Self as Both Real and Not-Real – The Teaching of the Five Skandhas
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How do you resonate with the Buddhist teaching that our sense of self is an illusion? I imagine you feel very real. You exist, and you are not the same as everyone and everything else. You move through your life with a sense of continuity from one moment, one day, one year, to the next. In what way is our sense of “self” an illusion?

Once upon a time a very bold man, King Milinda, put this question to a Buddhist sage named Nagasena. They started out their dialogue like this:

“King Milinda asked [Nagasena}: "How is Your Reverence known, and what is your name, sir?" 

"As Nagasena I am known, O Great King, and as Nagasena do my fellow religious habitually address me. But although parents give names such as Nagasena, or Surasena, or Virasena, or Sihasena, nevertheless, this word ‘Nagasena’ is just a denomination, a designation, a conceptual term, a current appellation, a mere name. For no real person can here be apprehended."

But King Milinda explained: "Now listen, you 500 Greeks and 80,000 monks [assembled in the audience], this Nagasena tells me that he is not a real person! How can I be expected to agree with that!" 1

Nagasena responded by asking Milinda whether the king had arrived at their location via chariot. The king answered that he had. Then Nagasena asked him what the chariot was. Was the chariot the axle? The king replied “No.” Was it the wheels, the frame, the flag-staff, the yoke, or the goad-stick of the chariot? The king replied no to all of these questions, because none of these taken in isolation could be called the chariot. Then Nagasena asked whether the collection of all of these objects could be called the chariot (picture them piled up together). The king replied no. Nagasena then asked whether the chariot could be found outside that collection of objects, and of course the answer was no. The dialogue continued:

Nagasena: “Then, ask as I may, I can discover no chariot at all.  Just a mere sound is this ‘chariot’. But what is the real chariot? Your Majesty has told a lie, has spoken a falsehood!  There really is no chariot…”

Milinda:  “I have not, Nagasena, spoken a falsehood.  For it is in dependence on the pole, the axle, the wheels, the framework, the flag-staff, etc., that there takes place this denomination ‘chariot,’ this designation, this conceptual term, a current appellation, and a mere name.”

Nagasena:  “Your Majesty has spoken well about the chariot.  It is just so with me.  In dependence on the thirty-two parts of the body and the five Skandhas there takes place this denomination ‘Nagasena,’ this designation, this conceptual term, a current appellation, and a mere name.  In ultimate reality, however, this person cannot be apprehended.”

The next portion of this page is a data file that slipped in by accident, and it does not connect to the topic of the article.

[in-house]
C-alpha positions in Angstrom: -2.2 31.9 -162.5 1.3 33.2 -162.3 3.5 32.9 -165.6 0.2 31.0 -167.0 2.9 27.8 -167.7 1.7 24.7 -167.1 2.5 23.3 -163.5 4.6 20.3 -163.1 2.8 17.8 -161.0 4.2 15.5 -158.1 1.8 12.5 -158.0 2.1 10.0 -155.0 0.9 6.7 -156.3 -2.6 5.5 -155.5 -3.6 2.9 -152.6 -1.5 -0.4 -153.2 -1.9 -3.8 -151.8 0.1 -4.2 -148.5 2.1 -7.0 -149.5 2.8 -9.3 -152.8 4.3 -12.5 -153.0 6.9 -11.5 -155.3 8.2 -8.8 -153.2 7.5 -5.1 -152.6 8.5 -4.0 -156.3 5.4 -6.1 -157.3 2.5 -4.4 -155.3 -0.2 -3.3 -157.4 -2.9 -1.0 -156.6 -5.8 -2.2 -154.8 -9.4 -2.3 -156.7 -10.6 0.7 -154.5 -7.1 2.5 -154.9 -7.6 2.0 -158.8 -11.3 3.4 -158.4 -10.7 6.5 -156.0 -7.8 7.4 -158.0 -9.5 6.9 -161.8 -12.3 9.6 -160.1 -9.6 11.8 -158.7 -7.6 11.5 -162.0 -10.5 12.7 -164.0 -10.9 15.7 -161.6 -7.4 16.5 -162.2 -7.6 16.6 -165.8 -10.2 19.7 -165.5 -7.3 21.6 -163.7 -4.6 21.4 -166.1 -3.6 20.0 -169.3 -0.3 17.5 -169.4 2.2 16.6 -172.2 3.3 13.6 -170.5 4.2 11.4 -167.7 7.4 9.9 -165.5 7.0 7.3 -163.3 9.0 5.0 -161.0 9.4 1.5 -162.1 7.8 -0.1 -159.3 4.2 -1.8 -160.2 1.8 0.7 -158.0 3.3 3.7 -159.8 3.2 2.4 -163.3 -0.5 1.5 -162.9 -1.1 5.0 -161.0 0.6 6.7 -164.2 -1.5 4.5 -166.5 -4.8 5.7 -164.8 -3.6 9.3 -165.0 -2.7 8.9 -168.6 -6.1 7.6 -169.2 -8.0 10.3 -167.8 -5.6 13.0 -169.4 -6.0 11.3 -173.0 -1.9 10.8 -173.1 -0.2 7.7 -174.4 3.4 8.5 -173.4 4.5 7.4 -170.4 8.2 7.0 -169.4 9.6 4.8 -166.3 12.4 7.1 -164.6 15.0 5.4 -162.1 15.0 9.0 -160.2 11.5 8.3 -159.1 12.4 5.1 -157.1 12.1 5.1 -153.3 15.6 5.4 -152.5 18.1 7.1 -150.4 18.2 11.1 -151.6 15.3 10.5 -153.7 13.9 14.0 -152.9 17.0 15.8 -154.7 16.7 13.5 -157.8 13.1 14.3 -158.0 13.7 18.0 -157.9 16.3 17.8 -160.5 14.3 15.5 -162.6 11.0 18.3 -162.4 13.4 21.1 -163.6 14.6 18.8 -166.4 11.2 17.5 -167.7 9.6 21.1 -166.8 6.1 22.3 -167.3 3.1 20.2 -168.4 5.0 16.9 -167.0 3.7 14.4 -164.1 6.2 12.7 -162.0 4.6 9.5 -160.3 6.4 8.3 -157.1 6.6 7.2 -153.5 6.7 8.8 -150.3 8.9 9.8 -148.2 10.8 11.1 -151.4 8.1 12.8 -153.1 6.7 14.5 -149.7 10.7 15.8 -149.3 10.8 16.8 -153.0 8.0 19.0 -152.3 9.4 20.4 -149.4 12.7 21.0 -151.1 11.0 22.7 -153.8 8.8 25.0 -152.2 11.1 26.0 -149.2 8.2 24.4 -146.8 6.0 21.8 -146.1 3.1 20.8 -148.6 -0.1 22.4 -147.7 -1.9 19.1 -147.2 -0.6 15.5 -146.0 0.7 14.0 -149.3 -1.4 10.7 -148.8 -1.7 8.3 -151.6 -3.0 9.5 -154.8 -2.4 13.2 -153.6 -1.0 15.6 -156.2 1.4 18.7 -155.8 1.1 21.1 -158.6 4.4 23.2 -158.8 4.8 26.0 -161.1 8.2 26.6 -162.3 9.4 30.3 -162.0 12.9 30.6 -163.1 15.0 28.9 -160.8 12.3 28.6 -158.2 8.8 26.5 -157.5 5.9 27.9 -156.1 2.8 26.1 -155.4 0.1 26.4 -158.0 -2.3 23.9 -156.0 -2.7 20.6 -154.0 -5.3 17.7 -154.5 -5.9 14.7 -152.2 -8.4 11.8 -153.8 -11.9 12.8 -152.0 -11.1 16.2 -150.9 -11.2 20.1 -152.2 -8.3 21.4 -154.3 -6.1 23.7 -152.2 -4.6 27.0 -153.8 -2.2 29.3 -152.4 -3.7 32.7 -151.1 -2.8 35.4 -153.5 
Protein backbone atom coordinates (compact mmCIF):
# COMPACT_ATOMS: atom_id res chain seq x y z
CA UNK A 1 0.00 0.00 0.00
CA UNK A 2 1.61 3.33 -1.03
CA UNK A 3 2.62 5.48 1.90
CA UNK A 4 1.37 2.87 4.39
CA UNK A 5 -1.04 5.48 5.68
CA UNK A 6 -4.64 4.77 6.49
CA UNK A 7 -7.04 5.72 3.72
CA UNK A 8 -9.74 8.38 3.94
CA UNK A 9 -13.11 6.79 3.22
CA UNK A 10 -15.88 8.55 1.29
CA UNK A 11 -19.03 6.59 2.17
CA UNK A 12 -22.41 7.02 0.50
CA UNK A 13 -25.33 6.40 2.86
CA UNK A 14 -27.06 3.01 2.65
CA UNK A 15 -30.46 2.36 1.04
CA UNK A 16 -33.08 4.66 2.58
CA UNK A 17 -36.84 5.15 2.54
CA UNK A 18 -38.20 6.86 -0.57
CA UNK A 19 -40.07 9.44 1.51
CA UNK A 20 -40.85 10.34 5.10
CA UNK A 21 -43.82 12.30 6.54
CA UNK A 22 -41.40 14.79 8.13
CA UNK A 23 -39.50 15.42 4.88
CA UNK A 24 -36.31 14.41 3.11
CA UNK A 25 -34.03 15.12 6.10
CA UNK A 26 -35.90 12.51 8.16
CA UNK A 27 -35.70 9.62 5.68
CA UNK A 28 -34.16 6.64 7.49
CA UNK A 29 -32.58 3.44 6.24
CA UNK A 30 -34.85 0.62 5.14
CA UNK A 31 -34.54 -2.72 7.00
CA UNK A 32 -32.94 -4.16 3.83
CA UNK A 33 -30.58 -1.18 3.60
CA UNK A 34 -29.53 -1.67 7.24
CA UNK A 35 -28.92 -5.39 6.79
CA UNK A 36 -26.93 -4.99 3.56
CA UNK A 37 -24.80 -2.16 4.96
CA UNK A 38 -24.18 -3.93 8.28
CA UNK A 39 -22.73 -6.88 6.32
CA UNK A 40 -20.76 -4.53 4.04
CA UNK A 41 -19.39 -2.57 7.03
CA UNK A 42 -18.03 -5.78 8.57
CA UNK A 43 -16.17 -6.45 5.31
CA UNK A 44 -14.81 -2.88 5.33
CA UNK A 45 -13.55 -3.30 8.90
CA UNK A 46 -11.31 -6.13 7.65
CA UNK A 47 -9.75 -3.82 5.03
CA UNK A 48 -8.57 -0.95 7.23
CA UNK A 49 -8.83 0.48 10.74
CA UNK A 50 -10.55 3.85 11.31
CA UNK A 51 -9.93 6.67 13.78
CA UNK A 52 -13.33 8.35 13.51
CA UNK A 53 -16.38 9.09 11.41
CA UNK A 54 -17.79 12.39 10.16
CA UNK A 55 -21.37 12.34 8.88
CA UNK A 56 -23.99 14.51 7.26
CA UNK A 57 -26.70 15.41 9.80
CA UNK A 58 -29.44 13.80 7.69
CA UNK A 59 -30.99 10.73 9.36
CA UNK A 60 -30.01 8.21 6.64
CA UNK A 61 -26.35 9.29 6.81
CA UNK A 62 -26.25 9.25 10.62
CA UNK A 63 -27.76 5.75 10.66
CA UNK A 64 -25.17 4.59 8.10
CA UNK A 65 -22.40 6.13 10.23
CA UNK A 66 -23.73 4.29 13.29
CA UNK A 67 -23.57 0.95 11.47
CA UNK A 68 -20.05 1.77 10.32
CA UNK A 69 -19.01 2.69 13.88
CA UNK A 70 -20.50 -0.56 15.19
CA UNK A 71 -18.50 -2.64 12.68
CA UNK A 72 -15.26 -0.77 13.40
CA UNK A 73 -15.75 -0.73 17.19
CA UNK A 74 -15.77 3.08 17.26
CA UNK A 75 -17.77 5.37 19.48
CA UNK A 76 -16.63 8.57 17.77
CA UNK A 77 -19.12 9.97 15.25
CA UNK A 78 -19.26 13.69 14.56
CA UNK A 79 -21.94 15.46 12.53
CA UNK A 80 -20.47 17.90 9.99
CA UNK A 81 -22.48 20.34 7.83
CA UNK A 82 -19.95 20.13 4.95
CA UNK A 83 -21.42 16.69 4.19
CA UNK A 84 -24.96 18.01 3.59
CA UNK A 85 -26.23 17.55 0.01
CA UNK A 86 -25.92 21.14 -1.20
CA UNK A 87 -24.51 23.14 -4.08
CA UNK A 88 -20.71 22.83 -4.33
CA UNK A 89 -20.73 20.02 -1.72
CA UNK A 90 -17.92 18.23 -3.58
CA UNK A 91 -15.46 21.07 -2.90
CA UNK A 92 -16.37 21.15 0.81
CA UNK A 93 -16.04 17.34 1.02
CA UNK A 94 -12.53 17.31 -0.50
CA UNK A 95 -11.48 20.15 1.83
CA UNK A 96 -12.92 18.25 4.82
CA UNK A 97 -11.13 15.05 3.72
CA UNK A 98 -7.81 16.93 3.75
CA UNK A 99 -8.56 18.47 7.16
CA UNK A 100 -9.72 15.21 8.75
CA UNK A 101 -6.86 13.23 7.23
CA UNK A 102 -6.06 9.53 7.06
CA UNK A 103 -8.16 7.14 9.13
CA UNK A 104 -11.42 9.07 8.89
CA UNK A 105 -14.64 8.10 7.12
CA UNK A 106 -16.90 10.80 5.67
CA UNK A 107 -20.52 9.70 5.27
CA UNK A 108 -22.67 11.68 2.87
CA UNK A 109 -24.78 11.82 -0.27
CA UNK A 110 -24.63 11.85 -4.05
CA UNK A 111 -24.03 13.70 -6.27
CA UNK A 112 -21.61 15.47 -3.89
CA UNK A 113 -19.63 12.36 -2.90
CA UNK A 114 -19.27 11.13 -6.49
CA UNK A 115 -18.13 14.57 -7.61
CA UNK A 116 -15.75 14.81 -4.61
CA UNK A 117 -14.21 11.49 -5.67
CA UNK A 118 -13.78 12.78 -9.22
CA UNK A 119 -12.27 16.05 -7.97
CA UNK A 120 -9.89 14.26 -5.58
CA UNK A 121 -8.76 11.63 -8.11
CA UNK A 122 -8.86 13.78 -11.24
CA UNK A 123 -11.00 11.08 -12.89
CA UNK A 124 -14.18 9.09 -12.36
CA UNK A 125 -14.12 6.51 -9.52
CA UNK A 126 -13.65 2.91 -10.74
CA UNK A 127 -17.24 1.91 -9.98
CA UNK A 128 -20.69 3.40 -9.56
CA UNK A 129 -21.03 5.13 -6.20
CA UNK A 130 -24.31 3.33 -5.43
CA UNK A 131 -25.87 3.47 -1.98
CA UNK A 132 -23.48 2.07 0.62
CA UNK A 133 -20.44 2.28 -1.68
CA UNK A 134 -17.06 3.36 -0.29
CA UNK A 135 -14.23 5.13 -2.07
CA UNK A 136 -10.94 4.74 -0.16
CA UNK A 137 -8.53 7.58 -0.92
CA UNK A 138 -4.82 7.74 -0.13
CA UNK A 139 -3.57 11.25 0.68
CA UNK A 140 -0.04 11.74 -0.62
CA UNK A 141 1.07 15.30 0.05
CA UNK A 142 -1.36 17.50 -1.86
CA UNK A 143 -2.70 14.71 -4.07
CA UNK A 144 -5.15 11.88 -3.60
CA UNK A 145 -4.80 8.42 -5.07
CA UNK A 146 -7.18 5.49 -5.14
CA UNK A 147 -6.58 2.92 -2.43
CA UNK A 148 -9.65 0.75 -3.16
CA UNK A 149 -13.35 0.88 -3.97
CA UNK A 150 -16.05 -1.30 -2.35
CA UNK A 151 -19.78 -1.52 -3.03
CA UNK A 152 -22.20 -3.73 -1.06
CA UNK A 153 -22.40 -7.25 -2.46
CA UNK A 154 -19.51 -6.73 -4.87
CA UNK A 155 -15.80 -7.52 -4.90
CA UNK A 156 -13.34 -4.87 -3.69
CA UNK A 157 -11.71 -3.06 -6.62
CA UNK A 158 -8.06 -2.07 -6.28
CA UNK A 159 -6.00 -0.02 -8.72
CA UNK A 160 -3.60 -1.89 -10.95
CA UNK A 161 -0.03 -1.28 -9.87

The “Five Skandhas” Nagasena refers to are the original Buddhist description of the five principles components of a human being: form (the physical body), sensation (raw physical and emotional data arising from contact between the world and the senses), perception (the mental processes resulting from sensation, including the sensing of thoughts), formation (the mental constructs formed within the mind when perception meets volition), and consciousness (our sense of continuous self-awareness). “Skandha” can be translated as “pile,” “aggregate” or “bundle.”

 At first glance the teaching of the five aggregates can suggest a view that we are a just a collection of stuff that just happens to result in the phenomenon of self-consciousness. This is a bleak, mechanistic view, and it does not reflect the real teaching. After all, we are not a random collection of stuff in any case; we are a particular kind of collection brought about by a particular set of causes and effects. And as Nagasena’s analogy demonstrates, there is a certain kind of reality to the “self,” just as there is a reality to a chariot. A chariot did, indeed, function to transport King Milinda to Nagasena’s teaching! It is useful to be able to give a chariot a name and then make use of the chariot’s function. Similarly, to function in the world we not only need a sense of self, we also need to be able to talk about it and make use of it.

Still… the person we think we are “cannot be apprehended,” and this tends to bother most of us, whether we are aware of it or not. We are generally attached to one or another of the five skandhas, thinking, “I am my body,” or “I am my feelings… perceptions… thoughts… consciousness.” This is like deciding that the axle of the chariot is the chariot, when in fact the functional “chariot” arises from a combination of causes and conditions that, when separated, cease to be functional. 

The first main point of Buddhism is that human beings are fixated on finding their “real” self, and this causes them great existential grief because the real nature of the self is an emergent phenomenon. The second main point of Buddhism is that we can relieve ourselves of this existential grief and distress by accepting and embracing the real nature of the self – which really isn’t so bad. We can actually delight in this emergent phenomenon which we cannot, in the final analysis, apprehend. We can ride on the flow of self like we are floating down a river. 


The Questions of King Milinda (Milindapanha), translated by Edward Conze. See: http://instruct.westvalley.edu/lafave/The%20Questions%20of%20King%20Milinda.htm


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